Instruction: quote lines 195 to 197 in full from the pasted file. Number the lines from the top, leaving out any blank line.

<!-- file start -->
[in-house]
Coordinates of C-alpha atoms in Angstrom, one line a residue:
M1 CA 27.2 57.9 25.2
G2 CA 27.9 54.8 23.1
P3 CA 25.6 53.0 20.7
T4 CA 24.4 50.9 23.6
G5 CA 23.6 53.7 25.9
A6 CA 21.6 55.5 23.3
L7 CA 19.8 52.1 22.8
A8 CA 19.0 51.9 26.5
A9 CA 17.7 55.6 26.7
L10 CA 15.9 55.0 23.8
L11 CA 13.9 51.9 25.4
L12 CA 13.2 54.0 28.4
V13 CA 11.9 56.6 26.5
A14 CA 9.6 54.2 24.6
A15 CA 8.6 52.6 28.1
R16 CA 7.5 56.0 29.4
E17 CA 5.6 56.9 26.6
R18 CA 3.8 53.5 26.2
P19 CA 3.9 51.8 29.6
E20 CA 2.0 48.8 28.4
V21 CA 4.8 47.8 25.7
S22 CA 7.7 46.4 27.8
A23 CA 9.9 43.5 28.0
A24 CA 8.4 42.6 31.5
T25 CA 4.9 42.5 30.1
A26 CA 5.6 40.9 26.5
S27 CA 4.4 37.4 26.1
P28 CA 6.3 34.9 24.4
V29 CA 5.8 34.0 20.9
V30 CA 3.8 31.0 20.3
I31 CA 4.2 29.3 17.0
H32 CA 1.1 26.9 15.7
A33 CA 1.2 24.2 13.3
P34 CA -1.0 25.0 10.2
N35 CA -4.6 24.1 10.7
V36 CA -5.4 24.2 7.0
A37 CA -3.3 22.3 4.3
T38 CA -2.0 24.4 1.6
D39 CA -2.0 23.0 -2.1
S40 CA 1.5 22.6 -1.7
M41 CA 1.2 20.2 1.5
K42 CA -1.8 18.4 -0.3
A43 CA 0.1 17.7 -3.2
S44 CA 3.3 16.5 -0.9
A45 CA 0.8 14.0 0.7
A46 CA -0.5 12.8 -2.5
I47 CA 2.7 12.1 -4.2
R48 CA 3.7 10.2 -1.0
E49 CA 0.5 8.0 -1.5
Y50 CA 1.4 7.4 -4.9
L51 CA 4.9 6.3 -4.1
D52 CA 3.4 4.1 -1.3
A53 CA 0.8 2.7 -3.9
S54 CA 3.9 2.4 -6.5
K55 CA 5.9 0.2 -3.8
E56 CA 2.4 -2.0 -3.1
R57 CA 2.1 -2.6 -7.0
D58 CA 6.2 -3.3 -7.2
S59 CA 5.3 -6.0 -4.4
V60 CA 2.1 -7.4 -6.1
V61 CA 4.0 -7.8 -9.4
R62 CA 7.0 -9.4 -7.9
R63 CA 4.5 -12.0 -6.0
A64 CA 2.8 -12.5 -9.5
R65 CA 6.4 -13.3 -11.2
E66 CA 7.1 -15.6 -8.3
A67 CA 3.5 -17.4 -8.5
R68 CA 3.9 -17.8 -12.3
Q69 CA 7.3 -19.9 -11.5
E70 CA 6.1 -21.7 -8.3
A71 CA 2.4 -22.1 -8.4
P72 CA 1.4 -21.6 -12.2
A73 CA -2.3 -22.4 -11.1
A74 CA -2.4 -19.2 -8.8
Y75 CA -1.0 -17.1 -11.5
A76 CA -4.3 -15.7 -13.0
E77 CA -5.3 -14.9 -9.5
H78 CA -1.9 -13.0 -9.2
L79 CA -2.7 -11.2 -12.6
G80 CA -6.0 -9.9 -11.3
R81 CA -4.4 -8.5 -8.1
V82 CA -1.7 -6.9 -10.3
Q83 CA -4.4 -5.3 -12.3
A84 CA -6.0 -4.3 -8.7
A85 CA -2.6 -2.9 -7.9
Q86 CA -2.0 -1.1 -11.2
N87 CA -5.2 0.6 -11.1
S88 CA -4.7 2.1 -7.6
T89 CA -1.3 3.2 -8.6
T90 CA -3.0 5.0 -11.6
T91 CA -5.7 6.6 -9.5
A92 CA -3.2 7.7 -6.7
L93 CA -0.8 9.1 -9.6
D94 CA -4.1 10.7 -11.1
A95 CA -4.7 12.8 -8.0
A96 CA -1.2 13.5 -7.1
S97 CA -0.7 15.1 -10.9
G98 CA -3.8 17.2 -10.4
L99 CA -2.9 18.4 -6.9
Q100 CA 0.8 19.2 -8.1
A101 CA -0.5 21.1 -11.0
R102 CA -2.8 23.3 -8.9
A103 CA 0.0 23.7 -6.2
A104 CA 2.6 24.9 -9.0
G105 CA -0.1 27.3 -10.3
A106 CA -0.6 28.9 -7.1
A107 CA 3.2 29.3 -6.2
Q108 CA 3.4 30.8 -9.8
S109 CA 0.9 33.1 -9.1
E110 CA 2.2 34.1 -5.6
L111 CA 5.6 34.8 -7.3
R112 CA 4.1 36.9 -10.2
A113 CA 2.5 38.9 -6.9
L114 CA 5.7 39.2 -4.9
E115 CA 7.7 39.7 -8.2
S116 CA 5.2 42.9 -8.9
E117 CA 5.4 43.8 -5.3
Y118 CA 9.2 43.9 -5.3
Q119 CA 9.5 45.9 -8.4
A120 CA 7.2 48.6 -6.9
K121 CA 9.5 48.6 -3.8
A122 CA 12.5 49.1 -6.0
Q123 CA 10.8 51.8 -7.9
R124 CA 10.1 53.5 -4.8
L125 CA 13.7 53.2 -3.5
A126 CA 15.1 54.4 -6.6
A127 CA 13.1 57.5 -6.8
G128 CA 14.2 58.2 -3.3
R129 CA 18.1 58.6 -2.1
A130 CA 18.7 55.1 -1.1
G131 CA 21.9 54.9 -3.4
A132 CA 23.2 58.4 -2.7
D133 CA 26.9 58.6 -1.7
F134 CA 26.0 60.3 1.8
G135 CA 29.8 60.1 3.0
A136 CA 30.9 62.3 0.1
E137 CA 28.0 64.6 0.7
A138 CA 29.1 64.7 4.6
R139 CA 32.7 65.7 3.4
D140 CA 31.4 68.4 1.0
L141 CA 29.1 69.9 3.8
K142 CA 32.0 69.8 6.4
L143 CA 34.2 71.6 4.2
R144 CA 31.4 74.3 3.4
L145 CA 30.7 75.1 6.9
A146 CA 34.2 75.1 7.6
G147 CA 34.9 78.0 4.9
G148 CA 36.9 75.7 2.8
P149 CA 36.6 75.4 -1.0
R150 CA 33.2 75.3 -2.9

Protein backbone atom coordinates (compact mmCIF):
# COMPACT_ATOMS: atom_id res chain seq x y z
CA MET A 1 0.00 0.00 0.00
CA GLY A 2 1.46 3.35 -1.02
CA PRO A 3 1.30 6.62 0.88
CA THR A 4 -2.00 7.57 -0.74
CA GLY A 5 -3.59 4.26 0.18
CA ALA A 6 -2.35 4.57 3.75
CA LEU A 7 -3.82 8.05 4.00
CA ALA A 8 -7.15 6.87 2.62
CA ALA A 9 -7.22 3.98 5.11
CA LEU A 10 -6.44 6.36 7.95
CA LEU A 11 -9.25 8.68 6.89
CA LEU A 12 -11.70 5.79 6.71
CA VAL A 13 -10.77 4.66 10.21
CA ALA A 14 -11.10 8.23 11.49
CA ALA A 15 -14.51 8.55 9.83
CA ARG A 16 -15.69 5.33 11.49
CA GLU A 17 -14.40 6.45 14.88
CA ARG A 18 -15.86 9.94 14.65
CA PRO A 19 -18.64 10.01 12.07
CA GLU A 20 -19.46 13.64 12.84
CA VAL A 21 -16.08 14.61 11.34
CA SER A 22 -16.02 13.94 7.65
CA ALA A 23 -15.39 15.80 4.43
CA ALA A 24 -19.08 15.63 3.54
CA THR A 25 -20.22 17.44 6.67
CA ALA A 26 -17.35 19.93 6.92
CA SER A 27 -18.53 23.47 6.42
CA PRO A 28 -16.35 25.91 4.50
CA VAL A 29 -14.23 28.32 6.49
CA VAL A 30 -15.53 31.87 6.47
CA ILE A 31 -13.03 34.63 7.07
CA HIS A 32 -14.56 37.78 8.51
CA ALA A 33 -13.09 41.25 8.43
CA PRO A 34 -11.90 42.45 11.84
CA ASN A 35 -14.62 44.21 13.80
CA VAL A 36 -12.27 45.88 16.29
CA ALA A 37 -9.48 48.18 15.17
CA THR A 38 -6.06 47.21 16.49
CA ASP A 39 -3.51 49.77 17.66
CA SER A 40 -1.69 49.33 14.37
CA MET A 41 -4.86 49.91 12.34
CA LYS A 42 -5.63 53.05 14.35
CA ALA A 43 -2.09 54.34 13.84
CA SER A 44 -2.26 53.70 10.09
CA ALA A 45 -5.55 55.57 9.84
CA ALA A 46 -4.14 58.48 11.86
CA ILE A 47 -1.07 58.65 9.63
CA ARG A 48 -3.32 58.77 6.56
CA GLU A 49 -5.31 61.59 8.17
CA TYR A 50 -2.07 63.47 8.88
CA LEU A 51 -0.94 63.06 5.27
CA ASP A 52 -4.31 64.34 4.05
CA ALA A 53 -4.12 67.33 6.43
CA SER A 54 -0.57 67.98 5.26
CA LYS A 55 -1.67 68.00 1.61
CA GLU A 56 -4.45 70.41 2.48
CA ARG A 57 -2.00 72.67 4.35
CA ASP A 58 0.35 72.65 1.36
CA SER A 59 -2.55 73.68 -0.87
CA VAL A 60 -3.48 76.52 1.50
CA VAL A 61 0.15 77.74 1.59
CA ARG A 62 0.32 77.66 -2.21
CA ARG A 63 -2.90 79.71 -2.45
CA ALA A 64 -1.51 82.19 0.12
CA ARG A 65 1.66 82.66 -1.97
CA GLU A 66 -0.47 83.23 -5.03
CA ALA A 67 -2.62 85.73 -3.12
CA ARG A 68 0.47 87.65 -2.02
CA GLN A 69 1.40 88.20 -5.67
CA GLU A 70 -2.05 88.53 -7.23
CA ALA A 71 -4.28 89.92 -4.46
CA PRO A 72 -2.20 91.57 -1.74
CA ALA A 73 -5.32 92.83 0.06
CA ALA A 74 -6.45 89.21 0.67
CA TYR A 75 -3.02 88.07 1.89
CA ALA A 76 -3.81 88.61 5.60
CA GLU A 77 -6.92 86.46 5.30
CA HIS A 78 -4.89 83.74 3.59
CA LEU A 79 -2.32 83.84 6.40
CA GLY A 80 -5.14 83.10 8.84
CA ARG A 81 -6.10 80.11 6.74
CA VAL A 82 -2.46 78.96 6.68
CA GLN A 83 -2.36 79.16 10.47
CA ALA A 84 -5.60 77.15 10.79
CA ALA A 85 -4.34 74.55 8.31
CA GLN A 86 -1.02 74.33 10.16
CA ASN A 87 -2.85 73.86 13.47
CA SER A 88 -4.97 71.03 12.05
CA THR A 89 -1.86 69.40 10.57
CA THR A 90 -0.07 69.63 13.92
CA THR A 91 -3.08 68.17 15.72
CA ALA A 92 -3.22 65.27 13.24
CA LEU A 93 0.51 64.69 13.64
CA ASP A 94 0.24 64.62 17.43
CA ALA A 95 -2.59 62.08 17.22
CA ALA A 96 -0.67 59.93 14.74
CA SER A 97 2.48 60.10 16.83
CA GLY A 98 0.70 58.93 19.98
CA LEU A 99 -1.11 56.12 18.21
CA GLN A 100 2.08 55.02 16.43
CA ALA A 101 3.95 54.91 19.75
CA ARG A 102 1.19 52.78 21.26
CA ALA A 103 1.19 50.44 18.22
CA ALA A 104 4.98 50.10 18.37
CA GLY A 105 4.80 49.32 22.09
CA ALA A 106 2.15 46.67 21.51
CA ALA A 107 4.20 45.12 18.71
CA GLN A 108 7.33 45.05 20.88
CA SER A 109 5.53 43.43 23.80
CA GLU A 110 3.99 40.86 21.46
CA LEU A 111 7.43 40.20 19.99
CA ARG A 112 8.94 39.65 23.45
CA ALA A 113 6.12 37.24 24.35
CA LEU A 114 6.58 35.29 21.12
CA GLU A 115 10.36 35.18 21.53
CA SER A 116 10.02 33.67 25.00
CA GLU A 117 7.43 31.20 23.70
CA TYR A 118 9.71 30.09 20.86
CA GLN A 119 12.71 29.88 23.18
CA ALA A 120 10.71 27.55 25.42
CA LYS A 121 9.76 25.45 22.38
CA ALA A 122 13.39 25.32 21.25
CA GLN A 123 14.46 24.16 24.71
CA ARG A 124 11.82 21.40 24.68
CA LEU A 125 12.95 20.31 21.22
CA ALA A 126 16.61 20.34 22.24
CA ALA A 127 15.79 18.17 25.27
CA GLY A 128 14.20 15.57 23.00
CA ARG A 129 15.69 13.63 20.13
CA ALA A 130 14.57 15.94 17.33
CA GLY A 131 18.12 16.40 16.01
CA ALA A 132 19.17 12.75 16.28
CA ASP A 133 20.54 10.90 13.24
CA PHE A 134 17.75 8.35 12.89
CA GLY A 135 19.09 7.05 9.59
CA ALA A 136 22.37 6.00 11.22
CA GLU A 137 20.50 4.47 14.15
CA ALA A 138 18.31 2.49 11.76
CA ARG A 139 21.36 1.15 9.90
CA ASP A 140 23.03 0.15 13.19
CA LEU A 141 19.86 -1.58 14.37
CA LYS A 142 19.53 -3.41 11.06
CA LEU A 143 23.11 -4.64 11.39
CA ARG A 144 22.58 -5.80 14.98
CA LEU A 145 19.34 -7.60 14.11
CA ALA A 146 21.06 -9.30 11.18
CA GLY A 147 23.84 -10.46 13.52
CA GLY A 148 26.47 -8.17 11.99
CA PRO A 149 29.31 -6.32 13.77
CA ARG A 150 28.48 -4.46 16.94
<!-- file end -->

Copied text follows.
CA MET A 41 -4.86 49.91 12.34
CA LYS A 42 -5.63 53.05 14.35
CA ALA A 43 -2.09 54.34 13.84